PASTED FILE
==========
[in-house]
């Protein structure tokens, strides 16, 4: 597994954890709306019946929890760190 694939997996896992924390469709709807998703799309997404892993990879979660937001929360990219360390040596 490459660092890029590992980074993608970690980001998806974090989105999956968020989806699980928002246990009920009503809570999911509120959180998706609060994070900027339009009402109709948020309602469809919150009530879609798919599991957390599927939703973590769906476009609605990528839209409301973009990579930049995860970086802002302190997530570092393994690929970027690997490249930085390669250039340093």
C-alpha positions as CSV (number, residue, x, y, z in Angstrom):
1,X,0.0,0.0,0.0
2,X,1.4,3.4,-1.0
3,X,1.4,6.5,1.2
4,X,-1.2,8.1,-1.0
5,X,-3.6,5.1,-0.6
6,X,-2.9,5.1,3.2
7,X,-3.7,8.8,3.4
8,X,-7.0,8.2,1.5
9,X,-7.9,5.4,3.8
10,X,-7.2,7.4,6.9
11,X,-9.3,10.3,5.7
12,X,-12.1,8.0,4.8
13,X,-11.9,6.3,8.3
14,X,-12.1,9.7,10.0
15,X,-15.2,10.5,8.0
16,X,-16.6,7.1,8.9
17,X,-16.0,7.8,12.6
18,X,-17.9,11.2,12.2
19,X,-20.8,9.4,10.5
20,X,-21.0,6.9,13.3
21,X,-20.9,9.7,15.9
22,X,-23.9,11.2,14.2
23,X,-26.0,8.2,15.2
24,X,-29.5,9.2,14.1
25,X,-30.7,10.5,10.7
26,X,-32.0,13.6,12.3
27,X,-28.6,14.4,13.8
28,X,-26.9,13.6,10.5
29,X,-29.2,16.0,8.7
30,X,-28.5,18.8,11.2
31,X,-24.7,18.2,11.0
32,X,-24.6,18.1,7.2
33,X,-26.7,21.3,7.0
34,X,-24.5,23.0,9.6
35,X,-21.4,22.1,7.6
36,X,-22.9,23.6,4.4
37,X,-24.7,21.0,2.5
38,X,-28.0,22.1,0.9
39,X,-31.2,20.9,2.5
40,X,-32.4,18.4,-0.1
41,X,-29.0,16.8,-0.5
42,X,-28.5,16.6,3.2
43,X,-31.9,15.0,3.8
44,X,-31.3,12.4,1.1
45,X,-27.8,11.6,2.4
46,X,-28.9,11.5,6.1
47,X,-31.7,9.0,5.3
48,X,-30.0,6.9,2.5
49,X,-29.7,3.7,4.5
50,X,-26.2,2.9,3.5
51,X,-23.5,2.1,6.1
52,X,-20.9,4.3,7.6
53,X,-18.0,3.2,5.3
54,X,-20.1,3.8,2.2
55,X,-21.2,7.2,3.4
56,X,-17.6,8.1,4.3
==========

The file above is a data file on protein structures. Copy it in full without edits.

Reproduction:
[in-house]
């Protein structure tokens, strides 16, 4: 597994954890709306019946929890760190 694939997996896992924390469709709807998703799309997404892993990879979660937001929360990219360390040596 490459660092890029590992980074993608970690980001998806974090989105999956968020989806699980928002246990009920009503809570999911509120959180998706609060994070900027339009009402109709948020309602469809919150009530879609798919599991957390599927939703973590769906476009609605990528839209409301973009990579930049995860970086802002302190997530570092393994690929970027690997490249930085390669250039340093």
C-alpha positions as CSV (number, residue, x, y, z in Angstrom):
1,X,0.0,0.0,0.0
2,X,1.4,3.4,-1.0
3,X,1.4,6.5,1.2
4,X,-1.2,8.1,-1.0
5,X,-3.6,5.1,-0.6
6,X,-2.9,5.1,3.2
7,X,-3.7,8.8,3.4
8,X,-7.0,8.2,1.5
9,X,-7.9,5.4,3.8
10,X,-7.2,7.4,6.9
11,X,-9.3,10.3,5.7
12,X,-12.1,8.0,4.8
13,X,-11.9,6.3,8.3
14,X,-12.1,9.7,10.0
15,X,-15.2,10.5,8.0
16,X,-16.6,7.1,8.9
17,X,-16.0,7.8,12.6
18,X,-17.9,11.2,12.2
19,X,-20.8,9.4,10.5
20,X,-21.0,6.9,13.3
21,X,-20.9,9.7,15.9
22,X,-23.9,11.2,14.2
23,X,-26.0,8.2,15.2
24,X,-29.5,9.2,14.1
25,X,-30.7,10.5,10.7
26,X,-32.0,13.6,12.3
27,X,-28.6,14.4,13.8
28,X,-26.9,13.6,10.5
29,X,-29.2,16.0,8.7
30,X,-28.5,18.8,11.2
31,X,-24.7,18.2,11.0
32,X,-24.6,18.1,7.2
33,X,-26.7,21.3,7.0
34,X,-24.5,23.0,9.6
35,X,-21.4,22.1,7.6
36,X,-22.9,23.6,4.4
37,X,-24.7,21.0,2.5
38,X,-28.0,22.1,0.9
39,X,-31.2,20.9,2.5
40,X,-32.4,18.4,-0.1
41,X,-29.0,16.8,-0.5
42,X,-28.5,16.6,3.2
43,X,-31.9,15.0,3.8
44,X,-31.3,12.4,1.1
45,X,-27.8,11.6,2.4
46,X,-28.9,11.5,6.1
47,X,-31.7,9.0,5.3
48,X,-30.0,6.9,2.5
49,X,-29.7,3.7,4.5
50,X,-26.2,2.9,3.5
51,X,-23.5,2.1,6.1
52,X,-20.9,4.3,7.6
53,X,-18.0,3.2,5.3
54,X,-20.1,3.8,2.2
55,X,-21.2,7.2,3.4
56,X,-17.6,8.1,4.3